The First Prize for a presentation by a young scientist was won by Kay Martinez, a PhD student within CSSM at the University of Adelaide.
Australia was represented by three other speakers: Derek Leinweber, Anthony Thomas, and Theo Motta.
Photo shows from left to right, Jean-Marc Richard (conference chair), Kay Martinez and Utku Can (the two prize winners) and Atsushi Hosaka (representing ANPhA).
Eleven physicists among the Future Fellowships for 2019
The fellowships provide four-year funding to support excellent mid-career researchers undertaking high quality study in areas of national and international benefit.
The successful physicists are:
Dr Shari Breen – Macquarie University
Dr Breen aims to address one of the most fundamental problems in astrophysics, understanding how high-mass stars form, by utilising a new, innovative, purpose-designed astronomical survey.
Dr Daniel Burgarth – Macquarie University
Dr Burgarth aims to help companies and government flagships to achieve quantum supremacy by building a computer based on quantum physics so complex that it outperforms all conventional computers.
Adj Assoc Prof. Kateryna Bazaka – Queensland University of Technology
Dr Bazaka will show how Hall-effect thrusters can be made more efficient through the use of modelling and experiment, intelligent selection of advanced materials and plasma parameters.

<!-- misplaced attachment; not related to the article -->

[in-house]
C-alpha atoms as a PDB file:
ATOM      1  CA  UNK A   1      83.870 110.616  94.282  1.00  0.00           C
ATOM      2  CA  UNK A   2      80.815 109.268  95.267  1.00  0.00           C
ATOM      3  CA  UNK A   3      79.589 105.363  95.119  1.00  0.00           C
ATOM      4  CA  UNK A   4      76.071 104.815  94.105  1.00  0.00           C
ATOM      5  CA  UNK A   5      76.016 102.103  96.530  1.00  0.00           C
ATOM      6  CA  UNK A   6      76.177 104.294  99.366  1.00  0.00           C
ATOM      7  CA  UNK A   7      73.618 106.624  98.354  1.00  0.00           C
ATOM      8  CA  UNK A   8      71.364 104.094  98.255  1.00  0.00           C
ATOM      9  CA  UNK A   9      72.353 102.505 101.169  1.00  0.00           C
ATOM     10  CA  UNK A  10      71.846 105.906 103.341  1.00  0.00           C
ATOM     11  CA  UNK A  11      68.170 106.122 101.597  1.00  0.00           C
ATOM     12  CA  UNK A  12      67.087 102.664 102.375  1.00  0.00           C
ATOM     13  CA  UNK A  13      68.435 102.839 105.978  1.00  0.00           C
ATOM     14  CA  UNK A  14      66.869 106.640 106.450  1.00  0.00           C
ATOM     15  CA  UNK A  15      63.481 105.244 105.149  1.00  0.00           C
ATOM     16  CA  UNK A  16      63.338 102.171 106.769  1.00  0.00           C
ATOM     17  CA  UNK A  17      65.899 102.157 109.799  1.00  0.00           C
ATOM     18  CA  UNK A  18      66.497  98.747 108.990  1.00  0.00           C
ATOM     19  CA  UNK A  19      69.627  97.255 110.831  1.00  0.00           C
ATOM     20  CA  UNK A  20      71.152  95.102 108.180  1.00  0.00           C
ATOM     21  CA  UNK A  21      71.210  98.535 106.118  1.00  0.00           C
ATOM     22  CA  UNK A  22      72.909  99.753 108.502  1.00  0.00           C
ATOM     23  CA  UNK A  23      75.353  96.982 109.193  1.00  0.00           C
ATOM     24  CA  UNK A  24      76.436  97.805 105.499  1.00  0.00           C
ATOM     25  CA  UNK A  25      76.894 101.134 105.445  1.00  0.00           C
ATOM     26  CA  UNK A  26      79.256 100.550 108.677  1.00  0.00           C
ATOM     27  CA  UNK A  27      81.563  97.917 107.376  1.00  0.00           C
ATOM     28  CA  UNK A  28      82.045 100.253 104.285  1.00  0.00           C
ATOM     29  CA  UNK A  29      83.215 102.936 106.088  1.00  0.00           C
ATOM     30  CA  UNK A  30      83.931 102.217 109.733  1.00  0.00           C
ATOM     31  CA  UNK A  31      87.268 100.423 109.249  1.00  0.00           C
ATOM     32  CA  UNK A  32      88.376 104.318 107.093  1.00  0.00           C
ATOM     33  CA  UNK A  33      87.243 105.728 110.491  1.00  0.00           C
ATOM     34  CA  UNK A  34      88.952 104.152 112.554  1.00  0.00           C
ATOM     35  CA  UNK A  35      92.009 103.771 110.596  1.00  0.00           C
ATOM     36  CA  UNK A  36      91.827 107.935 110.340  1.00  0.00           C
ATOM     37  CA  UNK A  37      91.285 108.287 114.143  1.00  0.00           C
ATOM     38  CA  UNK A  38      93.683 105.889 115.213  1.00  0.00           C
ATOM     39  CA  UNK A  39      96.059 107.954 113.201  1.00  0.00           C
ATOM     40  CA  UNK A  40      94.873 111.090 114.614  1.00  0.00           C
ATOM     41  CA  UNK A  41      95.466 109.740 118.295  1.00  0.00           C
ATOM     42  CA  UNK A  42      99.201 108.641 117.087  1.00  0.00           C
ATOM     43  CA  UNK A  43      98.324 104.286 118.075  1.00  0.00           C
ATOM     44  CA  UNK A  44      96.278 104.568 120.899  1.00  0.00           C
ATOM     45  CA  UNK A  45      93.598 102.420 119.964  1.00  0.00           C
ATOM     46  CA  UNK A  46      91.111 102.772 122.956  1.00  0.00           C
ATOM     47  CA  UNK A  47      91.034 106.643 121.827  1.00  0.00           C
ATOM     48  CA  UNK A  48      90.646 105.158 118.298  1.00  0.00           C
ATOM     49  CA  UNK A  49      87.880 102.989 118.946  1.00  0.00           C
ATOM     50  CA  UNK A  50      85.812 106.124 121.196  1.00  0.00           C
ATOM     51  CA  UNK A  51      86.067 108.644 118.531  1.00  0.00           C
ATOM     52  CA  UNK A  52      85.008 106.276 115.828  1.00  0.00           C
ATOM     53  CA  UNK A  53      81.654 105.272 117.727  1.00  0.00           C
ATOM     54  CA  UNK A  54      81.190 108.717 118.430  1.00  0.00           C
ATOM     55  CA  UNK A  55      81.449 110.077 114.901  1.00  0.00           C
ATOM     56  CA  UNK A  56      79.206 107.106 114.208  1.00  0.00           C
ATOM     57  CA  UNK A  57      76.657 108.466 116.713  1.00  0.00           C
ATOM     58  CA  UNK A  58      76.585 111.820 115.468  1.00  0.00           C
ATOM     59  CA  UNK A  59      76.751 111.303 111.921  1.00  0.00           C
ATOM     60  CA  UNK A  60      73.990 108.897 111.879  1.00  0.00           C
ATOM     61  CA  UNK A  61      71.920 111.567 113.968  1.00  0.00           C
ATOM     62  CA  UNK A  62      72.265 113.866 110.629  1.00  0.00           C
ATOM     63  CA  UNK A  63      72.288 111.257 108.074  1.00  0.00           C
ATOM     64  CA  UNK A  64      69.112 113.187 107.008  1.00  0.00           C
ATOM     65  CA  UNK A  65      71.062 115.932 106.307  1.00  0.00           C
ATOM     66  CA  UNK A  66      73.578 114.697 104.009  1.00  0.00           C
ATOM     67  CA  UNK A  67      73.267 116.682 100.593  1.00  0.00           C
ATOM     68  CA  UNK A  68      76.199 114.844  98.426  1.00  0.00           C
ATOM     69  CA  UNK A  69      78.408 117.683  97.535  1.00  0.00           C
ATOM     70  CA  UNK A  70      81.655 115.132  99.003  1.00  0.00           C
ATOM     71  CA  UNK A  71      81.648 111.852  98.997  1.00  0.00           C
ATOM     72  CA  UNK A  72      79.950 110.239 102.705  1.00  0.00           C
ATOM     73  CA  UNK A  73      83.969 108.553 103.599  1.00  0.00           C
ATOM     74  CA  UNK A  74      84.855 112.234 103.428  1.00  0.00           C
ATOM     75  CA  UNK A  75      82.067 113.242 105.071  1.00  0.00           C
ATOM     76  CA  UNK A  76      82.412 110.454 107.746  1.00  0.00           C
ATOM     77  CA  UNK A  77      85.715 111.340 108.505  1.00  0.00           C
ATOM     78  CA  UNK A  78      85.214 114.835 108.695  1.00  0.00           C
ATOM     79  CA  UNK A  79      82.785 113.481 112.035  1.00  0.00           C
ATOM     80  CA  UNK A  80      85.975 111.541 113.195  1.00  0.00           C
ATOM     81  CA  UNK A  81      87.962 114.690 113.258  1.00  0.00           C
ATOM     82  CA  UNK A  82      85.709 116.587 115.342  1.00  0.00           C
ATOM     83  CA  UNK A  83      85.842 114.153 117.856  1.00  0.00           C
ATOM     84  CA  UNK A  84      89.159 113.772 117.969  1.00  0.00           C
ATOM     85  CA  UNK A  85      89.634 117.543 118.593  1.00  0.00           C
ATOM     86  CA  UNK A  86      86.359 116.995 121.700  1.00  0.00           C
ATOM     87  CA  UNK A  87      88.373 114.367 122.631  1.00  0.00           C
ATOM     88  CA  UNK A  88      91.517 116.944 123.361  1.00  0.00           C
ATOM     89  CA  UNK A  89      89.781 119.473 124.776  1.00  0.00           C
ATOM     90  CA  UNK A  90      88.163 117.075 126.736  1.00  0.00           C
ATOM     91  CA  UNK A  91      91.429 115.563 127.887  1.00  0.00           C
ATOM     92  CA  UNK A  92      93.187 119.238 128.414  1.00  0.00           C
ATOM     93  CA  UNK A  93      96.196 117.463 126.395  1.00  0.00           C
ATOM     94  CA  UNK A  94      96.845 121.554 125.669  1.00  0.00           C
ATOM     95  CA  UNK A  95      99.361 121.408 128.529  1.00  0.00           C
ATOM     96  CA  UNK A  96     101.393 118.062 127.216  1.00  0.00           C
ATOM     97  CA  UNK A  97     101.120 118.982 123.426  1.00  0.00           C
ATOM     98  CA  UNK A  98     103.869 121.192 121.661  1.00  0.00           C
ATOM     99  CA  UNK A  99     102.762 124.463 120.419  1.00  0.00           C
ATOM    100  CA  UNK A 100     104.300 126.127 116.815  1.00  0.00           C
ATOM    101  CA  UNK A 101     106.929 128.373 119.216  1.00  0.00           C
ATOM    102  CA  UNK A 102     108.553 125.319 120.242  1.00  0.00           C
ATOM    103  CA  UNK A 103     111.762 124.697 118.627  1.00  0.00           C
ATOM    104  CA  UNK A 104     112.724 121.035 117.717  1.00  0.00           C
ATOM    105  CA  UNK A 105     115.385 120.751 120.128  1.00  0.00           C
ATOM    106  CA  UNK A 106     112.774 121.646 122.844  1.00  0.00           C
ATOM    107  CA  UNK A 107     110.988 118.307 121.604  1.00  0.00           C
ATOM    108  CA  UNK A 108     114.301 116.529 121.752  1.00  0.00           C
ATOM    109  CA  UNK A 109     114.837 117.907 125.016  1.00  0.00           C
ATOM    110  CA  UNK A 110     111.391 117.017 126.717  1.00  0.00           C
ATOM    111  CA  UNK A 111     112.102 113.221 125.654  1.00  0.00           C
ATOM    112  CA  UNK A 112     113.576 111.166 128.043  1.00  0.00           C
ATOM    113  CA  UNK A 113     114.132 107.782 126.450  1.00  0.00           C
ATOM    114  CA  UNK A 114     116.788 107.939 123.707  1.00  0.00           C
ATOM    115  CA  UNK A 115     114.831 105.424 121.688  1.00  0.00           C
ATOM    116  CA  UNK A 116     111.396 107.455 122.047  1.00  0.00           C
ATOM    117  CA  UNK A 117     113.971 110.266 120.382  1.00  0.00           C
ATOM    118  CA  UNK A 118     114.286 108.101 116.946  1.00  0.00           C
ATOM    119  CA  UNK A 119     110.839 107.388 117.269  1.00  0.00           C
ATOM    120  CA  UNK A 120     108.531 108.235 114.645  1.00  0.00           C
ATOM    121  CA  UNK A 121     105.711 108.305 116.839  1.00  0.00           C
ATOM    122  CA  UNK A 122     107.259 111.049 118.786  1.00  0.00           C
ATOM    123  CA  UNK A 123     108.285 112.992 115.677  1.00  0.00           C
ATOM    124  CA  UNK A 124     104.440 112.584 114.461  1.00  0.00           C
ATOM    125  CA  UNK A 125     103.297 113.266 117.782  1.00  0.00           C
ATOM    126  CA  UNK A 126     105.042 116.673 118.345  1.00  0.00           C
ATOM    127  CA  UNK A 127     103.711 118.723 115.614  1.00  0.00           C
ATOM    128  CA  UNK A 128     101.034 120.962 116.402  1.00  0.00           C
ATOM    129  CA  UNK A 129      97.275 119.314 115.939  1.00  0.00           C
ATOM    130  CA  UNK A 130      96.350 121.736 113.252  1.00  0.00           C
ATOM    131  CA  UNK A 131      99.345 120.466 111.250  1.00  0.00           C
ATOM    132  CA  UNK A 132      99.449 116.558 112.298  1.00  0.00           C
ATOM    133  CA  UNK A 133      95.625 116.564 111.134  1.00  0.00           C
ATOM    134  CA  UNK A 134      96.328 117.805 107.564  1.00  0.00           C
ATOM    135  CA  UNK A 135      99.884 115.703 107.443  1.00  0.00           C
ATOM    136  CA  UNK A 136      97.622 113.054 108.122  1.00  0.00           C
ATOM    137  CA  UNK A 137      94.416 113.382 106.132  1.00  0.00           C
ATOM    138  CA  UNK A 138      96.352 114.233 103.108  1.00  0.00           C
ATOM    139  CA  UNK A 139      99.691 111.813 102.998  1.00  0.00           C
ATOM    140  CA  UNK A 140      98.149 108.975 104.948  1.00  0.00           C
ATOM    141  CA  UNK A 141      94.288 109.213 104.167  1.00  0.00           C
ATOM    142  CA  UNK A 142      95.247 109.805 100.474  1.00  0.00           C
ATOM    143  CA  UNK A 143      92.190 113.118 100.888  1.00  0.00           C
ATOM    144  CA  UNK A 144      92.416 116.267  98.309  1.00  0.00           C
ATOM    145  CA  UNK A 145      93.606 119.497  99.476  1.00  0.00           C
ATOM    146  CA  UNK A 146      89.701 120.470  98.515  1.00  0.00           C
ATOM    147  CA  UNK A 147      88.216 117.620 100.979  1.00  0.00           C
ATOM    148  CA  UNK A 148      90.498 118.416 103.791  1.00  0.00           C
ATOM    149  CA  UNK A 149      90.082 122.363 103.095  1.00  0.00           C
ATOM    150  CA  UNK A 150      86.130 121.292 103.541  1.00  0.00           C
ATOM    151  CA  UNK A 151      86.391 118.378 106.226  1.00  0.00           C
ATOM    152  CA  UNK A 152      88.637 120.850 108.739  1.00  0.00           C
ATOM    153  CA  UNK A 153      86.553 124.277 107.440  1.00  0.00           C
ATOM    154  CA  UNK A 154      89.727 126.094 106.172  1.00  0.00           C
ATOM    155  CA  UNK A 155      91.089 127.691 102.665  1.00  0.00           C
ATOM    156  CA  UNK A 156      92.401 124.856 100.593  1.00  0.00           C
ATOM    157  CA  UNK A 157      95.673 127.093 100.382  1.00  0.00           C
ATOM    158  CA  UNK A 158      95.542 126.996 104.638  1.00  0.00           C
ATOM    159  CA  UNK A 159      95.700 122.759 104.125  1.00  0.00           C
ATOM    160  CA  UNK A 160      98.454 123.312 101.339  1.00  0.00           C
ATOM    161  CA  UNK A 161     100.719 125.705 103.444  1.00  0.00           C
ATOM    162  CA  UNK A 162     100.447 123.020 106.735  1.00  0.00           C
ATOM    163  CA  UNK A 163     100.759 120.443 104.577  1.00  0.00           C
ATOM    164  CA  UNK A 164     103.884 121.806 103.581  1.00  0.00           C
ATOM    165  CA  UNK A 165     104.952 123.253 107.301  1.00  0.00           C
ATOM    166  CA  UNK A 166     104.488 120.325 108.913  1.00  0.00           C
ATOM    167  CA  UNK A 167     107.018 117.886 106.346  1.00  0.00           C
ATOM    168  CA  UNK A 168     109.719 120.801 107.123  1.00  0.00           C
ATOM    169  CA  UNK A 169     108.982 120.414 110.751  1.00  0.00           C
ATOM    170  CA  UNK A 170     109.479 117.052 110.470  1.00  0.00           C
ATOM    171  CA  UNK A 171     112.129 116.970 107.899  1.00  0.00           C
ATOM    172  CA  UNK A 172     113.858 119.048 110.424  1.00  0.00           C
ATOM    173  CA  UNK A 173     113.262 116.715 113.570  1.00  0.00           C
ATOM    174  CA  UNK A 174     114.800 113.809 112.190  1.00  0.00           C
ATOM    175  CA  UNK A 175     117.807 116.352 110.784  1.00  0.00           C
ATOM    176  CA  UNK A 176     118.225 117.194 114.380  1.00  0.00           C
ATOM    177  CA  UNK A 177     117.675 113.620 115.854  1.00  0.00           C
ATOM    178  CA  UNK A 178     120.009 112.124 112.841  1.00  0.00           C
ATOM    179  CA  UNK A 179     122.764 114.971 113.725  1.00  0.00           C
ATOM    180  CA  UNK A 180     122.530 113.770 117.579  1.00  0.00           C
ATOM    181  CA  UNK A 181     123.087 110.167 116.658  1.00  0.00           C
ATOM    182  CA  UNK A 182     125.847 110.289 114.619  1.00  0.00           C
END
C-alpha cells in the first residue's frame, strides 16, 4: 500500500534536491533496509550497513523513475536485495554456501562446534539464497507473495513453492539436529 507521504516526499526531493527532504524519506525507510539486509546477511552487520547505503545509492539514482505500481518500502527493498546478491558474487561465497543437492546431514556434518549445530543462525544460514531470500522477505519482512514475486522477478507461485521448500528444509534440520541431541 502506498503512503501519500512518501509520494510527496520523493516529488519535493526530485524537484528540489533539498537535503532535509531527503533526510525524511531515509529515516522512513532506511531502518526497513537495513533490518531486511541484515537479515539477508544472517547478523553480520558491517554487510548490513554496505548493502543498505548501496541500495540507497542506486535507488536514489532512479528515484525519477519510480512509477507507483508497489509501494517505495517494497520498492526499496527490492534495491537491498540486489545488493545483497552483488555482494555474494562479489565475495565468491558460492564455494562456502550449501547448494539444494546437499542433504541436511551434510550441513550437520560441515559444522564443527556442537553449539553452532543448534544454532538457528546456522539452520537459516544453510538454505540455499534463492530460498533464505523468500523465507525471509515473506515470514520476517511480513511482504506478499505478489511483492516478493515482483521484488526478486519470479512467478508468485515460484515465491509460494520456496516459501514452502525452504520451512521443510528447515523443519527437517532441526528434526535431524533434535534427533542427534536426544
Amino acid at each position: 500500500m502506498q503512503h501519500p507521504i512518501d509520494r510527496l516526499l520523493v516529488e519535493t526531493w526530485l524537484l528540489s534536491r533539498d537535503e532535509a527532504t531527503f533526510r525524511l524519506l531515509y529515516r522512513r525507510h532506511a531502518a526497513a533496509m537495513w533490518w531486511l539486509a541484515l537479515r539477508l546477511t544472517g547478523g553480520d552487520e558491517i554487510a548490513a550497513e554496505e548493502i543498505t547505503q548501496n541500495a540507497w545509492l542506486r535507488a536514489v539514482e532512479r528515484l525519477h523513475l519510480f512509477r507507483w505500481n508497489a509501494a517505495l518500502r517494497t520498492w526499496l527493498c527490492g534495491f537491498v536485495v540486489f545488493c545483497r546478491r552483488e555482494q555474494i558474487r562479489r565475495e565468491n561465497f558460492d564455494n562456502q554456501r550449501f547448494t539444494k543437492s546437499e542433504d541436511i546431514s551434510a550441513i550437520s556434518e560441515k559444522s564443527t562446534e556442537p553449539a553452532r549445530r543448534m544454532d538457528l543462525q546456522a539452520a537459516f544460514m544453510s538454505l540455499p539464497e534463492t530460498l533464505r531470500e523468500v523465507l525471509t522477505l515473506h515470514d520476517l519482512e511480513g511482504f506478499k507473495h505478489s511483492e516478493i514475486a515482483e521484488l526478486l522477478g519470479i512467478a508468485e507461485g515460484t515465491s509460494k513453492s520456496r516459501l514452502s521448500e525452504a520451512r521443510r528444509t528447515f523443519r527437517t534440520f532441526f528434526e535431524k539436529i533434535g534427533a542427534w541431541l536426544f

Dr Pat Scott – University of Queensland
Dr Scott is set to test theories for new particles and fundamental symmetries. By using advanced computational and statistical methods to combine all relevant data from many different experiments with a large number of different theoretical predictions, he expects to reveal just how well different theories actually describe reality.
Dr Tyler Neely – University of Queensland
Dr Neely aims to answer open questions in turbulence by stirring many tiny whirlpools into a superfluid Bose-Einstein condensate. His project seeks to determine how vortex dynamics redistribute energy across broad length scales in superfluids, how turbulence arises from instabilities, and how turbulence redistributes energy in multicomponent superfluids.
Prof. Ilya Mandel – Monash University
Prof. Mandel aims to take advantage of the growing data set of gravitational-wave observations, which ushered in a new field of gravitational-wave astronomy, to answer fundamental questions in astrophysics.
Dr Scott Findlay – Monash University